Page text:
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    CPC Director responds to Marmot health equity review

    Ten years on from his original report, Professor Sir Michael Marmot has today (25 February 2020) led the launch of the latest update review ‘Health equity in England: The Marmot review 10 years on’.

    The report has confirmed that overall life expectancy has stalled and is declining for the poorest women. Health inequalities have widened and health has deteriorated across England.

    In his introduction to the review, Professor Sir Marmot said: “Put simply, if health has stopped improving it is a sign that society has stopped improving.”

    The review, undertaken by Professor Sir Marmot at the Institute of Health Equity, UCL, is a follow-up to ‘Fair Society Healthy Lives, the Marmot Review’ published in 2010. The original report analysed the causes of health inequalities in England and what needed to be done to address them. This latest review was commissioned by The Health Foundation to explore what has happened to address them in the decade since the first Marmot review.

    In what has been described as a damning report of social and health policies in England over the last decade, the report authors have called for immediate action to “level up population health”, citing that “government policies focusing on individual behaviour change without addressing social circumstances don’t reduce inequalities.”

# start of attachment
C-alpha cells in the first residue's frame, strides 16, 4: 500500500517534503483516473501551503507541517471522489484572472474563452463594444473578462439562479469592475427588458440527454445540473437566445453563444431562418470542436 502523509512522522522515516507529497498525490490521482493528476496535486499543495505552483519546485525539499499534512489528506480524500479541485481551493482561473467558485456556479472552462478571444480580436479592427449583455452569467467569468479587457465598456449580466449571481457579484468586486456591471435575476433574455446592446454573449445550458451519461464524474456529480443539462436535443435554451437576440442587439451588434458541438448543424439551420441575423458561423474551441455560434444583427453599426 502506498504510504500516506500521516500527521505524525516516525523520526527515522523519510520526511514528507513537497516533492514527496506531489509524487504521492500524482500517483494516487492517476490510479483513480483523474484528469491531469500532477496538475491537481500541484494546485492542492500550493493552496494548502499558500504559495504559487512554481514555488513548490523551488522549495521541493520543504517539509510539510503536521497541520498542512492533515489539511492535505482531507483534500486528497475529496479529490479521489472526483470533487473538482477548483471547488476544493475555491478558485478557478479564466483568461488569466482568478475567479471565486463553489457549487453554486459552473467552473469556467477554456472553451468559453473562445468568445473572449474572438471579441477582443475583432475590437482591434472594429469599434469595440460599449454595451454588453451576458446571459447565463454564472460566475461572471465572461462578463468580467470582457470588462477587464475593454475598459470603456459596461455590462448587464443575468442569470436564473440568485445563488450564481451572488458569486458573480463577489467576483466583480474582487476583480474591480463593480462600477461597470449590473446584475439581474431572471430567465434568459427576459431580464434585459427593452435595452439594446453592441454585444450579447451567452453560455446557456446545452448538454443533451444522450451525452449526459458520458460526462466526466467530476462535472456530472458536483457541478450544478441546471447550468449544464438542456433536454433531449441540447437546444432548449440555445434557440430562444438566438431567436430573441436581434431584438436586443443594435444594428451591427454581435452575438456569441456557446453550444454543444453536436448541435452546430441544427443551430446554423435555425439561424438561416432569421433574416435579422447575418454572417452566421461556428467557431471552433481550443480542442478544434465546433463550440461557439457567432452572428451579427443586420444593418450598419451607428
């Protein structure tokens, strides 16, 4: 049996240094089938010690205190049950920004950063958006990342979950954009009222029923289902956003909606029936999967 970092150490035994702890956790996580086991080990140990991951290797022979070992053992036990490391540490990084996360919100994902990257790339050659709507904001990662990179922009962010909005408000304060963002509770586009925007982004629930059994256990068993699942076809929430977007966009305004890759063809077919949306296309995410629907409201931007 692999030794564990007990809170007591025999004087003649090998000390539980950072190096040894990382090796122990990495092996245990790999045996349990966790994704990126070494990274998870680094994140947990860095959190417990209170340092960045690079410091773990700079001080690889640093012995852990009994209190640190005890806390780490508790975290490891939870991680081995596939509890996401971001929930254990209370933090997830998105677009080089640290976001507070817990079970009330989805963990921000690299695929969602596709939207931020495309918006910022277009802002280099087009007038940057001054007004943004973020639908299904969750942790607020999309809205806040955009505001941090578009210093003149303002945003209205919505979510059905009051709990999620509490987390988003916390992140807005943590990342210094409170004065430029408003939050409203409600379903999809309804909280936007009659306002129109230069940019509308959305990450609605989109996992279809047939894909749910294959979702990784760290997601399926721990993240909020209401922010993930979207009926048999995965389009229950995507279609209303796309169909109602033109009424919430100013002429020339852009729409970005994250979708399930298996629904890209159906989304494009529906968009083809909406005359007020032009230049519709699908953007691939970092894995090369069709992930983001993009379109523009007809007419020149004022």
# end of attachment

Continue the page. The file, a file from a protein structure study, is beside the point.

In the report’s recommendations, the authors call for “a reordering of national priorities. Making wellbeing rather than straightforward economic performance the central goal of policy will create a better society with better health and greater health equity.”

    The reports main recommendations are:
    - Giving every child the best start in life
    - Enabling all children, young people and adults to maximise their capabilities and have control over their lives
    - Creating fair employment and good work for all
    - Ensuring a healthy standard of living for all
    - Create healthy and sustainable places and communities
    - Taking action

    Professor Jane Falkingham OBE, Director of the ESRC Centre for Population Change and Dean of the Faculty of Social Sciences at the University of Southampton, has responded to the review’s findings:

    “I have read with great interest today’s follow-up Marmot review on health equity in England. The reported stalling of life expectancy, widening health inequalities, and declines in life expectancy for some groups, are a sobering read.

    The report is a clear ‘call to action’. While it can be easy to focus on the NHS and our health services when it comes to life expectancy and healthy lives, we must not neglect to address the complex influences of broader social policy on society and communities. This neglect in recent years is why we are now seeing so many health inequalities across the UK.

    Mortality is the crudest measure of health in any society. Healthy longer lives do not merely come from medical input. They happen because of improvements in how people live and how our societies develop. When assessing how to improve life expectancy, we must take a life-course perspective, investing in social policy that supports people across the whole of their lives.

    At the ESRC Centre for Population Change, we take a broad approach to studying how changes in society affect our lives from birth until death.